The first word that comes to mind when you see Sanchez play is “opportunistic”.  He isn’t the biggest, strongest or quickest LB but he has an instinctive understanding of how to do his job.  That works well, of course, in the AAC but I’m sceptical as to how it translates to the NFL.  In the running game, I think he’s a step slow to recognise his gap responsibilities.  He is a good tackler – not explosive, but dependable – but I still wouldn’t be confident in his ability to make plays against an NFL running game.  Against the pass, he is quick to diagnose threats from the WR or TE position but, when it comes to RBs coming out of the backfield, I have major reservations in his ability to react to a play.  I like him as a blitzer, though.  In the Connecticut game (2Q 6:01 and 1:53) he flies out like a shell from a cannon to make the sack whilst, against Florida State (3Q, 12:44), he demonstrated an abrupt change in direction to enable him to effect the snap.  Sanchez, essentially, is a football player – instinctive, scrappy and motivated.  It’s easy to see why he’s been so productive at the FBS level.  I have my concerns, however, about his athleticism and some of his diagnostic skills, which is why I have a late Day 3 grade on him.

Azeem Victor (LB, Washington) – 66

Azeem Victor has had a lot of hype coming in to the 2017 season and, on occasions, you can see why. He has natural playmaking abilities and shows the ability to stack and shed blockers on a pretty consistent basis. In the Utah game, he was all over the field and, if you watched that tape in isolation, I can see why you would see him as a Day 2 pick; he is clearly an athletic and rangy LB, whose tackling technique is basically very sound. At the same time, however, I have two fundamental concerns about Victor. The first is the speed with which he reads his keys and reacts. Time and again, on tape, I see him flat-footed and static while the play unfolds around him. He might be able to use his athleticism to compensate in the Pac-12 but he will be destroyed in the NFL if he adopts the “Let’s have a good, long peer” approach. My second concern is his physicality. There are times when he simply allows RBs to take him along for a ride; Q4, 10:13 v Cal in 2016 is a good example. With the right coaching staff, I can see Victor having a good career in the NFL but there are so many flaws in his game right now that I would be disinclined to spend anything more than a mid-Day 3 pick on him.

Josey Jewell (LB, Iowa) – 59

I can see why Jewell is a favourite of Iowa fans. He is well-coached, determined, reliable and a technically sound tackler. He is certainly the sort of player who could be in contention for All-Big Ten honours after the 2017 season. Does this make him a good NFL prospect? Unfortunately, I fear, it does not. He is a productive LB at the FBS level but his skills do not naturally translate to the NFL. He is, often, slightly slow to read his keys and, even when he does make a quick read (ie goalline 3Q 7:22 v Wisconsin) he’s not strong or agile enough to make the tackle. He is also a bit of a liability in coverage; he is not a particularly fluid or quick athlete and can quickly be exposed by fast-twitch slot WRs or RBs. I think Jewell could be a good special teams player in the NFL but I don’t see him as much more than that. I fully anticipate that he will have another hugely productive season for the Hawkeyes but, at the same time, it is difficult to see him winning on a consistent basis in the NFL. In light of this, I have a 6th/7th round borderline grade on Jewell, going into the 2017 season.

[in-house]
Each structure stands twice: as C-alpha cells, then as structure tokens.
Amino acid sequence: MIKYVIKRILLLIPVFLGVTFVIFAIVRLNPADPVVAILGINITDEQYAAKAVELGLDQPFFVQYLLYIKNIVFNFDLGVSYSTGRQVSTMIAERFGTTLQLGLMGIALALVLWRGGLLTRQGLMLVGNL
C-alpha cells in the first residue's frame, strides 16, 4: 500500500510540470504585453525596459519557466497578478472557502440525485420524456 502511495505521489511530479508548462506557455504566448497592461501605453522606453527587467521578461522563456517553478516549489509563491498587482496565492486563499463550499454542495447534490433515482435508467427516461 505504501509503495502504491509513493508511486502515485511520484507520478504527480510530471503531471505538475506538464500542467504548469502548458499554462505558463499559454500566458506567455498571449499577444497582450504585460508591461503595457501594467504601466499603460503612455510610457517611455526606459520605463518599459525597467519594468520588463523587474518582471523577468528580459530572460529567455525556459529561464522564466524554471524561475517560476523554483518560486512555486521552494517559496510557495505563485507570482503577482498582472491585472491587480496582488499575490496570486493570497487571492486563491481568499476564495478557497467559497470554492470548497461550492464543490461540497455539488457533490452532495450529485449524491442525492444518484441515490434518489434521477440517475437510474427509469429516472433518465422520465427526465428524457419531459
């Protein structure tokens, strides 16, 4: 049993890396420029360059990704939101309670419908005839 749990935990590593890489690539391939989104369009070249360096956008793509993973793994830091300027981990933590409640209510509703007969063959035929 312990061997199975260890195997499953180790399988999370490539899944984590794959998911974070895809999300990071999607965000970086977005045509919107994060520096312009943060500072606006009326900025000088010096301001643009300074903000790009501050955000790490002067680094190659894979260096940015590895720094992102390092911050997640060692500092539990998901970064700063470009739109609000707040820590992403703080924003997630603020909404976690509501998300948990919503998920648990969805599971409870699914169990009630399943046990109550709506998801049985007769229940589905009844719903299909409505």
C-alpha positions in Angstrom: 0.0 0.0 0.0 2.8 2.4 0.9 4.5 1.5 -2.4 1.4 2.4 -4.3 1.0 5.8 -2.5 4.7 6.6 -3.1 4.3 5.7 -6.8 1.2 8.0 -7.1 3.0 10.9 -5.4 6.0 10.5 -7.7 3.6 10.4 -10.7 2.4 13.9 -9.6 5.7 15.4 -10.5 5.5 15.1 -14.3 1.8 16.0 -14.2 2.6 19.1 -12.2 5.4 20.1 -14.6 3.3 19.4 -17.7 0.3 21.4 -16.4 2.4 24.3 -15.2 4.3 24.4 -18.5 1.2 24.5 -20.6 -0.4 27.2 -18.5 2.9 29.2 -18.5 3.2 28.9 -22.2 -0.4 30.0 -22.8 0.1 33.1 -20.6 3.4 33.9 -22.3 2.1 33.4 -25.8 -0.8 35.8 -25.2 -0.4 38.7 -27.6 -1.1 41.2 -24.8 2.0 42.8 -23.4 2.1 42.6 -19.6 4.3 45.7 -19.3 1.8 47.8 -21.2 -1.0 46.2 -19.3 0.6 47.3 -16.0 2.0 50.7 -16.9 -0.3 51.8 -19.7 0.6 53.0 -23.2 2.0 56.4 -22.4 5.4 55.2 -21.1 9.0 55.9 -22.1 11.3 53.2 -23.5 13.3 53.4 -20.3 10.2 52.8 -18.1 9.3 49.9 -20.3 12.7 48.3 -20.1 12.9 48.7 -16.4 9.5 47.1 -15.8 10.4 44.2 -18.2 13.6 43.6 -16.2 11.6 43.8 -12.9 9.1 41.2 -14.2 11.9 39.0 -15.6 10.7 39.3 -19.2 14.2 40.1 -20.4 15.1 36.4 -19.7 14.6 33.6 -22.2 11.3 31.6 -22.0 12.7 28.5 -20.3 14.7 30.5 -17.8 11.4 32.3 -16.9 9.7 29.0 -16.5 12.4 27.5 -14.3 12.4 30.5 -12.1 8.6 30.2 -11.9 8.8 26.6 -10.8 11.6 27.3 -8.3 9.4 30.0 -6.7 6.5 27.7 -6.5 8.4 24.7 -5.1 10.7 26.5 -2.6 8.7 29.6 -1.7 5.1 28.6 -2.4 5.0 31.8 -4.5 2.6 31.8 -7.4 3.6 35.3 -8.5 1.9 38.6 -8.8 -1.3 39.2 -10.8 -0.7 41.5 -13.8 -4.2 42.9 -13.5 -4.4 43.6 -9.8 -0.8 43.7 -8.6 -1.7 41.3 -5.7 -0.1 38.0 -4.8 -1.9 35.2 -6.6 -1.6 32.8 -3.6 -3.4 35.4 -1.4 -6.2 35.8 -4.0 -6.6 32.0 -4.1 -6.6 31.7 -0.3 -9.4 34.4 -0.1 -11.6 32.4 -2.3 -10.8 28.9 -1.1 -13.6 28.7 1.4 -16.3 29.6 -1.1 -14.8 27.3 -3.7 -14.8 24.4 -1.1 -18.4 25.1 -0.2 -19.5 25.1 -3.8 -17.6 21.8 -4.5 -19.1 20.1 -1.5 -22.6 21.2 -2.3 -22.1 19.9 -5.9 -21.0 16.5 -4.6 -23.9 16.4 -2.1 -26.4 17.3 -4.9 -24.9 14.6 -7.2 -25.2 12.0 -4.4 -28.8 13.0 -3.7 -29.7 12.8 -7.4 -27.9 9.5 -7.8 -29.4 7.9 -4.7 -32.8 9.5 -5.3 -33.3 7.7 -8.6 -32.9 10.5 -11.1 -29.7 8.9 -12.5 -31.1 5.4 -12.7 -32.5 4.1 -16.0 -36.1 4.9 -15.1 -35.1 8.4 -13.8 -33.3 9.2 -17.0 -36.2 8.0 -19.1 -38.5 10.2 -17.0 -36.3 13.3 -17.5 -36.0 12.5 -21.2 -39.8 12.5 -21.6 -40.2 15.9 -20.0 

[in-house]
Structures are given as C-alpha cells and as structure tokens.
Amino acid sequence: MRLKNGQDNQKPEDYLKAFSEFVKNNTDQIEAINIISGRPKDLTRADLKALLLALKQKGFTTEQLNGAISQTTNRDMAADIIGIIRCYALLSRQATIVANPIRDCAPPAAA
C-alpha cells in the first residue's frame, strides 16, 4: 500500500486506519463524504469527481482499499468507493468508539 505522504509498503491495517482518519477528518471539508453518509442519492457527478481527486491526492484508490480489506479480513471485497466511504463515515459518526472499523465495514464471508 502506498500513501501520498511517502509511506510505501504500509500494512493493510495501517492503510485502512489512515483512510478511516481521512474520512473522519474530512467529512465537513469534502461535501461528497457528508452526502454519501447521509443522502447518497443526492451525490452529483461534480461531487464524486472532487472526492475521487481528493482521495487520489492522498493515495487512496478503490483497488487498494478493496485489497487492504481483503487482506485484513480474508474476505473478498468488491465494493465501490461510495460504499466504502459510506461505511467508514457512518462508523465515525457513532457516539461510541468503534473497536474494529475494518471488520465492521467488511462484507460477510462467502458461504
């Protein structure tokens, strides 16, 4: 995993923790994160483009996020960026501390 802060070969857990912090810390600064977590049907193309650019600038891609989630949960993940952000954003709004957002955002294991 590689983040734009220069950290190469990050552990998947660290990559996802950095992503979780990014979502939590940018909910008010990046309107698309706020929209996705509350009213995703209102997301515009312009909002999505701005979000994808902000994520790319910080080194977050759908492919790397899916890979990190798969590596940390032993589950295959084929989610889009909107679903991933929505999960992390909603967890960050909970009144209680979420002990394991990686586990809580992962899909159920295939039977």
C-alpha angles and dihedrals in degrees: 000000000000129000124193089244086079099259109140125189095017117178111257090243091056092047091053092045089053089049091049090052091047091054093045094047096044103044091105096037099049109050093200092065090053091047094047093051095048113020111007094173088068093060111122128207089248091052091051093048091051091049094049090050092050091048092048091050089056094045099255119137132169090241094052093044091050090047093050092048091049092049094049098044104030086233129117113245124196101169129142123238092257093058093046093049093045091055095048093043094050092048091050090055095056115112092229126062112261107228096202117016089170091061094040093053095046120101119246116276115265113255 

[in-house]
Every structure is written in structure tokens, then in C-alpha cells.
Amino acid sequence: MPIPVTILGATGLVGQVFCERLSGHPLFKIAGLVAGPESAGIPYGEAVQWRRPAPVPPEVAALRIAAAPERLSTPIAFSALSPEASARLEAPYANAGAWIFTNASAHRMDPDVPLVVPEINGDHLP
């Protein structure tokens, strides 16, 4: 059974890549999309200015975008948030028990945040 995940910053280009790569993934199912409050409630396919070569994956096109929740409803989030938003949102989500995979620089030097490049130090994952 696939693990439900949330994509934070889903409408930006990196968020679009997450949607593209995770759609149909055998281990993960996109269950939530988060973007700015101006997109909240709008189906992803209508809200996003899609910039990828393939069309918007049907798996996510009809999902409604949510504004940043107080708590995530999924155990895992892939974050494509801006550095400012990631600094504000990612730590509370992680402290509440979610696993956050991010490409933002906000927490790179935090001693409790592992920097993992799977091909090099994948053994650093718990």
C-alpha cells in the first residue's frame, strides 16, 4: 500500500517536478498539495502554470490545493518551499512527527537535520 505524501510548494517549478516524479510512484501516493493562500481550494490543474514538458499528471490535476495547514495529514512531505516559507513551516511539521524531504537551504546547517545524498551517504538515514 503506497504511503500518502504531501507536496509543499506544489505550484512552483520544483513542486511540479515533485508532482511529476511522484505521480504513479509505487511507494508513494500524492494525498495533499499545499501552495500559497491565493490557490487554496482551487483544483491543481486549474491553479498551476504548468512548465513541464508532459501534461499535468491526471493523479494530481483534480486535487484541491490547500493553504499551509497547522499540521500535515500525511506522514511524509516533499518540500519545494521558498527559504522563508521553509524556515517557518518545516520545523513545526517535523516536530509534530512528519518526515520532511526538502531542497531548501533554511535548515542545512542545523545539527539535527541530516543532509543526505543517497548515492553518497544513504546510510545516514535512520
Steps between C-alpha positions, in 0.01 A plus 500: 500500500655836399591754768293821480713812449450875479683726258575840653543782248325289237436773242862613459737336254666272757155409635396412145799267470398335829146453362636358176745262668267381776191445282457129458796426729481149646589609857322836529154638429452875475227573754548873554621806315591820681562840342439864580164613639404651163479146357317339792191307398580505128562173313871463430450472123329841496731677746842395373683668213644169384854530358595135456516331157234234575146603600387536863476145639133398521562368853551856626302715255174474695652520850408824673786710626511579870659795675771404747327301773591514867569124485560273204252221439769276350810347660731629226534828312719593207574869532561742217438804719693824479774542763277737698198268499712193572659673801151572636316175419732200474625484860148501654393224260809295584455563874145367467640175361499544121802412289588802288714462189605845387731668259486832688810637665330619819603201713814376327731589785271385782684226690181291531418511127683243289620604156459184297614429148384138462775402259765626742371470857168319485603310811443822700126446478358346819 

Ja’Von Rolland-Jones (Edge, Arkansas State) – 79

Rolland-Jones is one of the most productive edge players in the country.  He has a total of 30.5 sacks over his first three seasons with the Red Wolves and it’s easy to see why.  The thing that stands out most for me about Rolland-Jones is the way he uses his hands.  He has one of the most powerful punches I’ve seen this year on tape; on a consistent basis, he hits OTs – who outweigh him by 60lbs or more – with such force that they look like those cartoon characters who have stars and whistle sounds circling their heads.  The UCF game (3Q 5:03) is a good example: he sends the RT tottering backwards in so comic a fashion that any Premier League football fan will be immediately reminded of Paolo di Canio sending referee Paul Alcock flying in 1998 (https://www.youtube.com/watch?v=J9CLiDqYfLc) .  He has quick feet, decent bend around the edge and can convert speed to power – in short, he is a really good pass-rush prospect.  My concerns about Rolland-Jones are twofold: 1) he has spent very little time in coverage and, at 6-2, 245lbs, he is going to have to be an OLB in the NFL and 2) I think his closing speed is good but not great.  I do, though, really like Rolland-Jones as a prospect.  He is relentless, powerful, disruptive and incredibly productive.  He reminds me of a smaller version of the Cardinals’ Markus Golden and I would like to see a team take a chance on him on Day 2.